*Nonlinearities in active circuits and passive components can add harmonic and nonharmonic distortion.*

This series has investigated intermodulation, the process by which the application of two frequencies to a nonlinear system results in the system generating frequencies that equal the sum and difference of the input frequencies. In Part 1 and Part 2, we looked at useful applications of intermodulation — for example, the modulation of a carrier and the upconversion and downconversion of the modulated carrier. We concluded part 3 by looking at intermodulation distortion (IMD) — the appearance of unwanted frequency components in what should be a linear system. Specifically, we asked the Microsoft Excel charting function to draw a fundamental cosine wave, and it introduced nonharmonic frequency components.

**What would be a real-world example of unwanted IMD?
**Consider first the linear amplifier in

**Figure 1**. If the three resistors are equal, the amplifier’s output voltage is the negative of the sum of the input voltages (we’ll address the passive component later).

As shown in **Figure 2a**, if f* _{1}(t)* is 1.5 kHz (orange trace) and

*f*is 2 kHz (blue trace), the circuit generates the red trace. A fast Fourier transform of that trace shows only the original frequencies, with no harmonic or nonharmonic components (

_{2}(t)**Figure 2b**).

**How can we introduce nonlinearities?
**We can have the amplifier clip the output voltage, as shown by the blue trace in

**Figure 3a**. That waveform’s FFT (

**Figure 3b**) shows the resulting frequency content. From what we have learned so far about intermodulation, we won’t be surprised to see the difference frequency at 0.5 kHz and the sum frequency at 3.5 kHz. In general, given the fundamental low-side tone

*f*and fundamental high-side tone

_{1}*f*, we can expect intermodulation products at these frequencies:

_{2}m*f _{1}* + n

*f*, where m and n equal 0, ±1, ±2, ±3, and so on.

_{2}Figure 3b labels several examples in red. Of particular note are the high- and low-side third-order products. They are of relatively high magnitude and close to the fundamental frequencies, so they are difficult to filter out.

**Is IMD a problem only with active circuits?
**Components that are supposed to be passive, such as connectors, can exhibit nonlinear behavior that introduces what’s called passive intermodulation (PIM) distortion. As an example, let’s apply frequencies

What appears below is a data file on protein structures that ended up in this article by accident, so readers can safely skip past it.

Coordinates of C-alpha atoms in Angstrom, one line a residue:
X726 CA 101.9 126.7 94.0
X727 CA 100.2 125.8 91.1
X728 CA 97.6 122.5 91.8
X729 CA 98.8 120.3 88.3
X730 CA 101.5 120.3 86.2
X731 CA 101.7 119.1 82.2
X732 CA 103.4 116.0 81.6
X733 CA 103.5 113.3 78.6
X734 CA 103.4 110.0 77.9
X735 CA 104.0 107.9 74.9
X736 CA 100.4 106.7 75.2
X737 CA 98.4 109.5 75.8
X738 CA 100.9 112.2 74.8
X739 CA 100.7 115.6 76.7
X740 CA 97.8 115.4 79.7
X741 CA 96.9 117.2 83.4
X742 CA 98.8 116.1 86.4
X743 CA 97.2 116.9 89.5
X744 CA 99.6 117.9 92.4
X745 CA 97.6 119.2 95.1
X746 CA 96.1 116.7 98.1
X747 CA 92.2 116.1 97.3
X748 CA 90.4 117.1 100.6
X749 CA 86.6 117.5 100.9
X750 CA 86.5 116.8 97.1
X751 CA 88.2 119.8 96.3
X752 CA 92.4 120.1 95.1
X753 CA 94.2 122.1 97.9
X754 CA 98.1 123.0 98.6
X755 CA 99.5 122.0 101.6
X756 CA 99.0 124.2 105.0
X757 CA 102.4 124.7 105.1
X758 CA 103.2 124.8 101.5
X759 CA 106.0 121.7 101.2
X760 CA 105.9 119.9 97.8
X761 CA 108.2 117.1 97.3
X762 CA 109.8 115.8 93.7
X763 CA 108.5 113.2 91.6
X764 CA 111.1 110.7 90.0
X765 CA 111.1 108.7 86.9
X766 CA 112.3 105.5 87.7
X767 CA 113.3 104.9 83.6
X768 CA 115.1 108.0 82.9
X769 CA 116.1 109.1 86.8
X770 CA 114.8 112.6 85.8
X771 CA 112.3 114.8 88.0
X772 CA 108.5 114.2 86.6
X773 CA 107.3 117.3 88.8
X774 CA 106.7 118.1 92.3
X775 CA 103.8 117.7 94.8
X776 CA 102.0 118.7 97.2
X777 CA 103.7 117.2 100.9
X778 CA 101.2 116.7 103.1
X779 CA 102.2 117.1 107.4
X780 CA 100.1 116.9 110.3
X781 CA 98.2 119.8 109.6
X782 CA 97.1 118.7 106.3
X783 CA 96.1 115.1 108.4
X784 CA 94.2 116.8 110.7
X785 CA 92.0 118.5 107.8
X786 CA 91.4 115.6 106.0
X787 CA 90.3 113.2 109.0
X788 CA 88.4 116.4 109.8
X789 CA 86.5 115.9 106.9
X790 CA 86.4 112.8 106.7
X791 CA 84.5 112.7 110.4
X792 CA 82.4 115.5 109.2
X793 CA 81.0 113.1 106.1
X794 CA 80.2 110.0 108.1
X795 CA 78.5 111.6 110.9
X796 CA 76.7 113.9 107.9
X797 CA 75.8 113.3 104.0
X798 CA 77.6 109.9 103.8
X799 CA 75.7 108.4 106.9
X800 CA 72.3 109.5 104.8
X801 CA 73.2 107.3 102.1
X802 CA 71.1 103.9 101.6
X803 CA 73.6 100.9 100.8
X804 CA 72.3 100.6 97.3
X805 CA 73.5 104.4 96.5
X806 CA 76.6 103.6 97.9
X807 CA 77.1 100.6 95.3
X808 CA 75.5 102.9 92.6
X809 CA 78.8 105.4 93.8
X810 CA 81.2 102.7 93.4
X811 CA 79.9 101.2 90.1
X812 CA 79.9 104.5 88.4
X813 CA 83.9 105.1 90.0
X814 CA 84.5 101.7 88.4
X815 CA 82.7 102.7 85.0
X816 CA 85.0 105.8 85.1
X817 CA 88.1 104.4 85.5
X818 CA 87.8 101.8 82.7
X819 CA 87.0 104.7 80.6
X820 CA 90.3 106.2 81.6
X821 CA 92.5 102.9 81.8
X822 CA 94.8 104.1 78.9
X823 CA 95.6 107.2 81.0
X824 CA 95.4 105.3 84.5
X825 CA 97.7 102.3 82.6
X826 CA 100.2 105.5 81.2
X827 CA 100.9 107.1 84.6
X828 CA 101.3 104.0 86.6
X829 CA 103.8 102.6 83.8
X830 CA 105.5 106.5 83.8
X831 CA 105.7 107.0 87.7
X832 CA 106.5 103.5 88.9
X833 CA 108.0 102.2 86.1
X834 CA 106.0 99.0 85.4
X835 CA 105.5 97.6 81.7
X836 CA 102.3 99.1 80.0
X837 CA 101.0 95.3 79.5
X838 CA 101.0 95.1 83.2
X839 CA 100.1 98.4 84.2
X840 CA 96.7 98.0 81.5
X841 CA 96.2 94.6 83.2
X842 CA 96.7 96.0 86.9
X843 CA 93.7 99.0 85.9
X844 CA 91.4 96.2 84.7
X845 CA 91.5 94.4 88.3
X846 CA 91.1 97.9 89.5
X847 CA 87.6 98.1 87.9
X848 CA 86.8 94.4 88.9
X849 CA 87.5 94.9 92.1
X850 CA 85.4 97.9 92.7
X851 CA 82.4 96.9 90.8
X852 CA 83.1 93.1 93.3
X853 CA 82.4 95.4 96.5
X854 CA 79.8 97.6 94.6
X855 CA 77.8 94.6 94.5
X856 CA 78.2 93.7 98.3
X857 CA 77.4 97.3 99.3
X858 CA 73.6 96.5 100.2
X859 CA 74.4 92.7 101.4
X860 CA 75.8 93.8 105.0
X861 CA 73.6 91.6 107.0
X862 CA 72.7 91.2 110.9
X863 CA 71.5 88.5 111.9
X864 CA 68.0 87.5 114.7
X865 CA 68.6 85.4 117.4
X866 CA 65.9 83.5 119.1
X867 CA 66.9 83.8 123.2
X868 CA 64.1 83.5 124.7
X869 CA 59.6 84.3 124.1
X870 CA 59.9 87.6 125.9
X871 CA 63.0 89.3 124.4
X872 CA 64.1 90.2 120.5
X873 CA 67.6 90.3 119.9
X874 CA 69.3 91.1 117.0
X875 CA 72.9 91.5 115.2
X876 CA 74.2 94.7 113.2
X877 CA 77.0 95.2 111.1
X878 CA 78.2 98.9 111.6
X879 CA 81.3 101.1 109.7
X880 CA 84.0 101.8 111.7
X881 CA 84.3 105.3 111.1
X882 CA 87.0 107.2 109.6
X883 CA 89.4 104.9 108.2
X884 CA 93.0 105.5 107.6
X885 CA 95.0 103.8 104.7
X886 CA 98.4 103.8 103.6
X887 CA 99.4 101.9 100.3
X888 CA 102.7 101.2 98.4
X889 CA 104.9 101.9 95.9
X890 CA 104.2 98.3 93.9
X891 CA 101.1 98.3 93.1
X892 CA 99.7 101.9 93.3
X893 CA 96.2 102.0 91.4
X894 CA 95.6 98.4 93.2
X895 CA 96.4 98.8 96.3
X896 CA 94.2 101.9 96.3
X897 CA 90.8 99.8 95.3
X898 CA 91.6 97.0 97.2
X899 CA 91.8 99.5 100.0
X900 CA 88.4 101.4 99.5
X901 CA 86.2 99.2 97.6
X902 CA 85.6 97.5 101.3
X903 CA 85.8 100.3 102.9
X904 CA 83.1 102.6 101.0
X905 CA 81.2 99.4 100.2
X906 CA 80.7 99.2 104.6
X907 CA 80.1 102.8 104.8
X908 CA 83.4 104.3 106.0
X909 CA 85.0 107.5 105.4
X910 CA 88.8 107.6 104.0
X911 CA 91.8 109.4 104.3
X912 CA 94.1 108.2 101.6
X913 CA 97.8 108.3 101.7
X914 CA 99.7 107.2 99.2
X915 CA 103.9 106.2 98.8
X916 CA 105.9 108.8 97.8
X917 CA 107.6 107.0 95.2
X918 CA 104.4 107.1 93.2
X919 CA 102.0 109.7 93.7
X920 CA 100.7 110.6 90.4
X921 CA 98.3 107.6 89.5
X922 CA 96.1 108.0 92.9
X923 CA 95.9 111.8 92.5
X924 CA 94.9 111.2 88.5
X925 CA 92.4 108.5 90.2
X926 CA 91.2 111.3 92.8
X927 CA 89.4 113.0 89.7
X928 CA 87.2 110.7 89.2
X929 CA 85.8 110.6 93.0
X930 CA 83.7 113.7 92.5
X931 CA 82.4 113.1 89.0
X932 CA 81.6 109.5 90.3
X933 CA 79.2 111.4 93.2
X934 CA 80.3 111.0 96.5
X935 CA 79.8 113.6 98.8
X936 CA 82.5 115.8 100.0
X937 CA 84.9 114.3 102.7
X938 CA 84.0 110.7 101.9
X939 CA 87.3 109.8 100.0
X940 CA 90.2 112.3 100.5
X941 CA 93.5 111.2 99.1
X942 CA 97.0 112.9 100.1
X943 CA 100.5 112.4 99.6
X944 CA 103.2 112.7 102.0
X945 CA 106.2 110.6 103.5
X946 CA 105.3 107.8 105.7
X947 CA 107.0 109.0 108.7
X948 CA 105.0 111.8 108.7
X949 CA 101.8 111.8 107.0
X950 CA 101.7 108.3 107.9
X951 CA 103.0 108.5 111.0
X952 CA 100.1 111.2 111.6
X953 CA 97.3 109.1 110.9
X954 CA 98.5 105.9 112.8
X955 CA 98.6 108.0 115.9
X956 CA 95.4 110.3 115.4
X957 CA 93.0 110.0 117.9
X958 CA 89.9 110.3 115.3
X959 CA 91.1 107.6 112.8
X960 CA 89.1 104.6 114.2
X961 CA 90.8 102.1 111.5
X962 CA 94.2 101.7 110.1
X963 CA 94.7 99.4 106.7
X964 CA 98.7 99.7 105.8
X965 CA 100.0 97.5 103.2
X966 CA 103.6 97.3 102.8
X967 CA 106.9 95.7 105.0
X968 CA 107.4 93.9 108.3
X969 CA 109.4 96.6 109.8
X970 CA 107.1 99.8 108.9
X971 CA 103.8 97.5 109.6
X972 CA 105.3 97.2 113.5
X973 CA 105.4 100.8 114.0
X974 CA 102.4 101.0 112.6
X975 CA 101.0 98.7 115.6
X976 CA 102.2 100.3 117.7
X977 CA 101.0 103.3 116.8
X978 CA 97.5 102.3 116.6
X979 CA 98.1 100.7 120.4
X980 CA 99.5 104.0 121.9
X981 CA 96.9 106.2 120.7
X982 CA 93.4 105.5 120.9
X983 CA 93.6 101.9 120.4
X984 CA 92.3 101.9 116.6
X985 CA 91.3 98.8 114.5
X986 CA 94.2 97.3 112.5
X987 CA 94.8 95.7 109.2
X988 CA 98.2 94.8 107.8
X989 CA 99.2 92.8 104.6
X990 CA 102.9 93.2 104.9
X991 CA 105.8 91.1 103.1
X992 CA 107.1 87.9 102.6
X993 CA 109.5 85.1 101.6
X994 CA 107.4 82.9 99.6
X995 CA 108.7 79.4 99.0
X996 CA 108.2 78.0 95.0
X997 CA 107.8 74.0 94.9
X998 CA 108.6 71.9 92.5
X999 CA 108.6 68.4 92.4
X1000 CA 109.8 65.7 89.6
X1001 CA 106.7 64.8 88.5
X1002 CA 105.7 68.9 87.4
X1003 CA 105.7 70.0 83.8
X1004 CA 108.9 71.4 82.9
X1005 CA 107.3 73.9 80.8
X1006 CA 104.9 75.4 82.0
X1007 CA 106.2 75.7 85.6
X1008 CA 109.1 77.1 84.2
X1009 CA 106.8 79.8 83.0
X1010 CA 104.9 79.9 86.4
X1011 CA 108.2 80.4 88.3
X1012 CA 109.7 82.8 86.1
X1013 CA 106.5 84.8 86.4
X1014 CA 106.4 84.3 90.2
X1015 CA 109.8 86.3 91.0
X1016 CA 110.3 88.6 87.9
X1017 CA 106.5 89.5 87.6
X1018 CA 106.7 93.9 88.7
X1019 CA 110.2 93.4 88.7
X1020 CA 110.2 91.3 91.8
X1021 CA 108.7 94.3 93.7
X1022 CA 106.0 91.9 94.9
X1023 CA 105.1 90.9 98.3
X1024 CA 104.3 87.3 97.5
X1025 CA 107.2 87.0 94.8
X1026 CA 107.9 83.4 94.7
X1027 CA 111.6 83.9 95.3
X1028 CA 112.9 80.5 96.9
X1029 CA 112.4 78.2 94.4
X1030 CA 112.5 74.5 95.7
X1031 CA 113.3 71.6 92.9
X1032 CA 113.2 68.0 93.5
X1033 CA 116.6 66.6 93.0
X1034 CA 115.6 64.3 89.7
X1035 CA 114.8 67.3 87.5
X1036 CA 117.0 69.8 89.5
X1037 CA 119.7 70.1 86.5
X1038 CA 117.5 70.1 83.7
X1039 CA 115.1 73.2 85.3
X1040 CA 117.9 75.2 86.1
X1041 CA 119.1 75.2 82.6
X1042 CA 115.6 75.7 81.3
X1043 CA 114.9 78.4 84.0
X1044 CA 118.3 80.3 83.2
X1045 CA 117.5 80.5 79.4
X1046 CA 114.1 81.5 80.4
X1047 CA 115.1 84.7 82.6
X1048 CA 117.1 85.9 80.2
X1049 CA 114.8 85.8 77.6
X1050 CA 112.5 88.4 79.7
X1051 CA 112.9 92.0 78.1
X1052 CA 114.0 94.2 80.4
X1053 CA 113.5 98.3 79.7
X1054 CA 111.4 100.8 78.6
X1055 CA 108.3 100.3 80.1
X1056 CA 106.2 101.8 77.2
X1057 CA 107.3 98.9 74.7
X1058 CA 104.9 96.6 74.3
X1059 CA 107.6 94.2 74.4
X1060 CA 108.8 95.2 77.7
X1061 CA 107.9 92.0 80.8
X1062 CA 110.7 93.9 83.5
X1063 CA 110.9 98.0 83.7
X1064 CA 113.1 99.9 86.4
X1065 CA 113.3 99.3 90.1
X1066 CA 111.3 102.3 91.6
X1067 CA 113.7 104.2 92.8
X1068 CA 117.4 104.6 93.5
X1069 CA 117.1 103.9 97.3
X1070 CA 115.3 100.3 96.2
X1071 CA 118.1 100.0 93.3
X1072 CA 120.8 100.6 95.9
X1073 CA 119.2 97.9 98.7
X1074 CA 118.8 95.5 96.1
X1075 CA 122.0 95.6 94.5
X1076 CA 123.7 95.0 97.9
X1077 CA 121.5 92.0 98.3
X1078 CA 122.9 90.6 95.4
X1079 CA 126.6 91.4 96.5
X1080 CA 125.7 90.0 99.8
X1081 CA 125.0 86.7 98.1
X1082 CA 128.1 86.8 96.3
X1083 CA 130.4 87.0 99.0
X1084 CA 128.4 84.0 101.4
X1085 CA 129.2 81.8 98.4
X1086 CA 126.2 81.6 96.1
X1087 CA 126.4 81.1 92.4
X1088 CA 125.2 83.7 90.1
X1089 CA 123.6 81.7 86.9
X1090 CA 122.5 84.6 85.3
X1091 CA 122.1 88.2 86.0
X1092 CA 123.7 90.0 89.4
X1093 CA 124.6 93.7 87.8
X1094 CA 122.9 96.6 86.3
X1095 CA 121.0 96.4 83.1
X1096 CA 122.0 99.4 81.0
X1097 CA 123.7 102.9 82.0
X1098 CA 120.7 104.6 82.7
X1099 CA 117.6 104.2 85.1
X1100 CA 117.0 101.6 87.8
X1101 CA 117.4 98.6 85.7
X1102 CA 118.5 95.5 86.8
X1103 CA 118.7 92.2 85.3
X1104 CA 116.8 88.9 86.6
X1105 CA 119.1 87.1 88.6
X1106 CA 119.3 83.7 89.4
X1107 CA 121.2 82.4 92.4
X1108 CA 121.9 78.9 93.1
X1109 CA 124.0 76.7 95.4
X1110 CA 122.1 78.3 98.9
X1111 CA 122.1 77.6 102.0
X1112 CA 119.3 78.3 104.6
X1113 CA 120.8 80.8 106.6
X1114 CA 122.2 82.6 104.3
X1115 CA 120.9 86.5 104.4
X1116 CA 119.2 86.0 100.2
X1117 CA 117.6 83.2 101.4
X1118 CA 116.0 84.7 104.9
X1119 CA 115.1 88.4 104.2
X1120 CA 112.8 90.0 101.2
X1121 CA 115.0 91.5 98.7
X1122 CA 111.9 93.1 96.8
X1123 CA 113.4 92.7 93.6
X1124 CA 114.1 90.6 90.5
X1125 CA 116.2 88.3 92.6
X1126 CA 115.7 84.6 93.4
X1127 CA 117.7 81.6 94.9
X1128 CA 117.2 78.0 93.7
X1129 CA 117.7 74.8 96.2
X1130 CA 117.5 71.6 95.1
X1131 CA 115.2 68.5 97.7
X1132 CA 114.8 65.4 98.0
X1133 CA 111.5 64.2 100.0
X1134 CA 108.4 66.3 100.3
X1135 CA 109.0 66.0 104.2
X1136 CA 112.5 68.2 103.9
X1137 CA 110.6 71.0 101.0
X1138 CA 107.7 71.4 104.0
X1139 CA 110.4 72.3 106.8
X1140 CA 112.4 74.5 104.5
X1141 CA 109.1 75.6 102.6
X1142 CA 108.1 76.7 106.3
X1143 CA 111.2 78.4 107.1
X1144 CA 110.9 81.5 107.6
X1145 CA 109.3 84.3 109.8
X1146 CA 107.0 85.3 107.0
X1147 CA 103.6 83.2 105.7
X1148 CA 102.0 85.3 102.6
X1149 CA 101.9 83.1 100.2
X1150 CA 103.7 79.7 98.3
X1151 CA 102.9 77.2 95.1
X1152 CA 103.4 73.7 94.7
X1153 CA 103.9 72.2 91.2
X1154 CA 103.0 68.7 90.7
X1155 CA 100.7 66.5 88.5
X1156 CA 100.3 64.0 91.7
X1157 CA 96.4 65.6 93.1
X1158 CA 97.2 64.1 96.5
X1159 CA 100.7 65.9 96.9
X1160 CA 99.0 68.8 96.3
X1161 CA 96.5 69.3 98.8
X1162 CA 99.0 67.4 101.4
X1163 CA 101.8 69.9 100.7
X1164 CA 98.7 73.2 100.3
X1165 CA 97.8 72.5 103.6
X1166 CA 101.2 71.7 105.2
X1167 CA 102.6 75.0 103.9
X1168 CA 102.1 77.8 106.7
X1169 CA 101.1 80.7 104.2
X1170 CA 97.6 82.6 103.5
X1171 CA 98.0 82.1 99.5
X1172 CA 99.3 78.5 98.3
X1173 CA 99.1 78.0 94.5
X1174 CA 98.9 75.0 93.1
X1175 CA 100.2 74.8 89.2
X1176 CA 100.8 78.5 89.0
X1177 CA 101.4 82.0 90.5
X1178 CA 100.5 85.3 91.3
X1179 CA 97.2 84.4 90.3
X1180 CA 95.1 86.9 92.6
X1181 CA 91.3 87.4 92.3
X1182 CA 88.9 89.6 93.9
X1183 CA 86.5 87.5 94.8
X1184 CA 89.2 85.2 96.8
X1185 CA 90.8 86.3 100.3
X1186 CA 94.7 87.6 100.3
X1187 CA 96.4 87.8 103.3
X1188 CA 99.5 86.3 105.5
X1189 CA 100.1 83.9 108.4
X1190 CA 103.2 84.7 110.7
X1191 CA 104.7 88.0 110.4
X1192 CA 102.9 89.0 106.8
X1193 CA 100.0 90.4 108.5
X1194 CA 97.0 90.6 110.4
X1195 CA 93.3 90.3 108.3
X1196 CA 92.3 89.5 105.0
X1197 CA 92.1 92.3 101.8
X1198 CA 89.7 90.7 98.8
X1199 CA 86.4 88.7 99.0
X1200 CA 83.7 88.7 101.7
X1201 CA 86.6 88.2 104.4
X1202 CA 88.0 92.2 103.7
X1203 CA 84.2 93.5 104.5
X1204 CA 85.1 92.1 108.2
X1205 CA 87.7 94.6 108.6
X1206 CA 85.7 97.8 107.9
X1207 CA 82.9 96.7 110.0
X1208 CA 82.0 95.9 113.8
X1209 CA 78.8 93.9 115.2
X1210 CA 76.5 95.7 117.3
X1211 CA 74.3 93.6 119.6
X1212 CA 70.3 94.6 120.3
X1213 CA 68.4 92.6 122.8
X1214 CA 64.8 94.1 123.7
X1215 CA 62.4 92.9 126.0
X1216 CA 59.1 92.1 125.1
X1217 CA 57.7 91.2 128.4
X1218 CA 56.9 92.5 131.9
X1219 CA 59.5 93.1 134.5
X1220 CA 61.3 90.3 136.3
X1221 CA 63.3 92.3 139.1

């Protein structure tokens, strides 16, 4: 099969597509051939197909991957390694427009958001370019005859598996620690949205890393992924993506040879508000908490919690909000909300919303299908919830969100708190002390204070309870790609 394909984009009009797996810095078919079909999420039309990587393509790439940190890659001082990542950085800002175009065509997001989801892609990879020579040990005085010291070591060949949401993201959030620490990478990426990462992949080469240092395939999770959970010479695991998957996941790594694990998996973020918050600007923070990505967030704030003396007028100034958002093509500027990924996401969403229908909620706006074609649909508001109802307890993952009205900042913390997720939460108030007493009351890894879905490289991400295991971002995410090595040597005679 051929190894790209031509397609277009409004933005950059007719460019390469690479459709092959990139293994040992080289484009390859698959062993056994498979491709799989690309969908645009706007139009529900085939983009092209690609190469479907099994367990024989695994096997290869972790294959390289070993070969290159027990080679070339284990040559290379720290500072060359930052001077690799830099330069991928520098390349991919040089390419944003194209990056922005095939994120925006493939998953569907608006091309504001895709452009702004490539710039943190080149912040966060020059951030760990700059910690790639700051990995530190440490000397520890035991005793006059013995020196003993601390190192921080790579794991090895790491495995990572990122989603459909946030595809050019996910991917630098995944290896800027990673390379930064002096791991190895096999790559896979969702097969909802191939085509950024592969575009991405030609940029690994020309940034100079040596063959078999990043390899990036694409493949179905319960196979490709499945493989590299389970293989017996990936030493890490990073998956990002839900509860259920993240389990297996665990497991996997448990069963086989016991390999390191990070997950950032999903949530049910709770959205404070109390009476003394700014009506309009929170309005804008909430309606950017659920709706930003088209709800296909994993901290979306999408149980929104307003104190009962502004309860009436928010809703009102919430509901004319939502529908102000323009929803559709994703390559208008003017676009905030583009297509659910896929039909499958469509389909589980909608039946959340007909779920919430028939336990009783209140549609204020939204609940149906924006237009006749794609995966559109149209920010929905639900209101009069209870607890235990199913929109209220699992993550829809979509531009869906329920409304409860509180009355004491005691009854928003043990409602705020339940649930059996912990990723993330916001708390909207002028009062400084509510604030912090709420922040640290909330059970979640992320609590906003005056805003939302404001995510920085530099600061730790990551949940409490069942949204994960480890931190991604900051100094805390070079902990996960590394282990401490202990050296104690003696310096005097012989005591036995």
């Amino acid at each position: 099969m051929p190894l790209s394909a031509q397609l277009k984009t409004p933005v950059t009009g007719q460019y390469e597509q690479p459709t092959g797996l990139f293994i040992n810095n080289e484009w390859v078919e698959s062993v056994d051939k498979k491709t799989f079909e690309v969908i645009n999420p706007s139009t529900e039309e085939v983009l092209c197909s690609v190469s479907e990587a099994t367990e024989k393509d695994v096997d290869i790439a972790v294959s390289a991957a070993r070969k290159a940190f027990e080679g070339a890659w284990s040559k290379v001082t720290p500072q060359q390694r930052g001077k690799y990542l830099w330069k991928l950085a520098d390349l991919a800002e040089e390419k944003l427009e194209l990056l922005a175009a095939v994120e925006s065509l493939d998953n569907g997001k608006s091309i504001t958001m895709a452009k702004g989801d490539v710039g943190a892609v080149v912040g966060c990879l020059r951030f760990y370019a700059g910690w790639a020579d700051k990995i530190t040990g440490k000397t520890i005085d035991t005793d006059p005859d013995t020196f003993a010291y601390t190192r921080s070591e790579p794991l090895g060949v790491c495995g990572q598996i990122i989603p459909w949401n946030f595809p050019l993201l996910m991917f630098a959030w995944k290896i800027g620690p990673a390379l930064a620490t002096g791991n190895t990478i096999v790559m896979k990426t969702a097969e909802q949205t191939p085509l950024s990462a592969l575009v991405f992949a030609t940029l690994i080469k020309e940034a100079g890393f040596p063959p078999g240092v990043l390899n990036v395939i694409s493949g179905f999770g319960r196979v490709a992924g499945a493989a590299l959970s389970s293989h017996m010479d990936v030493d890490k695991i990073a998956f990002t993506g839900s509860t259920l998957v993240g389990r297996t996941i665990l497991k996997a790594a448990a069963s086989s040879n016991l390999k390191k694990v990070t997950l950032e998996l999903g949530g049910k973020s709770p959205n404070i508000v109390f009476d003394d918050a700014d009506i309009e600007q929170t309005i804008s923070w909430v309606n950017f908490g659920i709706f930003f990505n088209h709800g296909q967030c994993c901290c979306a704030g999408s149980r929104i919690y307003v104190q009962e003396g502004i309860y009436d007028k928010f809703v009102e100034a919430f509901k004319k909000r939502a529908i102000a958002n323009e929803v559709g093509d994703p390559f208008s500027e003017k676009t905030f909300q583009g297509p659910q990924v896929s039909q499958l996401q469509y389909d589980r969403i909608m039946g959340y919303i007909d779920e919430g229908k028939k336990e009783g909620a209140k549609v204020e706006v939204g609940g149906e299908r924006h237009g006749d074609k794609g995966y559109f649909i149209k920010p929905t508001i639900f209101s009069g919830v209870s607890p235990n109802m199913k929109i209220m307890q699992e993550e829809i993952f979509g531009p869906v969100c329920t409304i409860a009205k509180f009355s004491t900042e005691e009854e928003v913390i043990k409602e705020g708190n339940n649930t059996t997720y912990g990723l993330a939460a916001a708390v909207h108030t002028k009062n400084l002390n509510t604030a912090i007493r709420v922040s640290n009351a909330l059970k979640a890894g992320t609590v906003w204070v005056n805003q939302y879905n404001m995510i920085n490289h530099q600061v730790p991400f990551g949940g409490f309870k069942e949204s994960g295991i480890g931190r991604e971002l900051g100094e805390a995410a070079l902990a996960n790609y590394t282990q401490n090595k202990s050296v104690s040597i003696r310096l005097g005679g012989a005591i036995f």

*f*= 2 kHz and

_{1}*f*= 3 kHz to the inputs of the Figure 1 circuit. The mysterious “passive” component between the amplifier and the output voltage

_{2}*v*creates an open-circuit condition of 0.29-ms duration every 2.5 ms, corresponding to a frequency

_{0UT}(t)*f*equaling 0.4 kHz, giving us the waveform shown in

_{OPEN}**Figure 4a**.

**Isn’t that an odd failure mode?
**Indeed, such repetitive failure modes aren’t unheard of. Consider a faulty slip ring or loose connector on constant-speed rotating or reciprocating machinery, for example.

**OK, I’ll buy that. What’s the effect?
**Figure 4b shows the FFT of the Figure 4a waveform. Because of the specific frequency values chosen for this example, the intermodulation products related only to the fundamental frequencies

*f*and

_{1}*f*appear on the vertical gridlines associated with integer frequency values. I’ve labeled these in red. The many additional intermodulation products are associated with

_{2}*f*. I’ve labeled several of these in blue, including the ones between the fundamental frequencies’ high- and low-side third-order products. Clearly, there is so much IMD that filtering will not be an option here—replacement of the defective passive component is the solution.

_{OPEN}**Is PIM the same as insertion loss, which we looked at in a ****previous article****?
**PIM and insertion loss are different phenomena. Insertion loss becomes an issue when signal wavelengths are short relative to conductor wavelengths — for example, at microwave frequencies. Indeed, installations such as cellular base stations can have PIM problems but not insertion-loss problems, or vice versa.

But PIM and other IMD issues extend down to the audio range. In the examples here, I’ve been using kilohertz values. The wavelength for a 1-kHz signal is 300,000 m, so unless we are transmitting over a very long distance, insertion loss and return loss won’t be an issue.

**Where can I learn more about IMD?
**See these papers:

- Passive Intermodulation (PIM) | Anritsu America
- Keysight Amplifier Distortion Measurements using MW PNA.pdf
- Application Note Intermodulation Distortion (rohde-schwarz.com)

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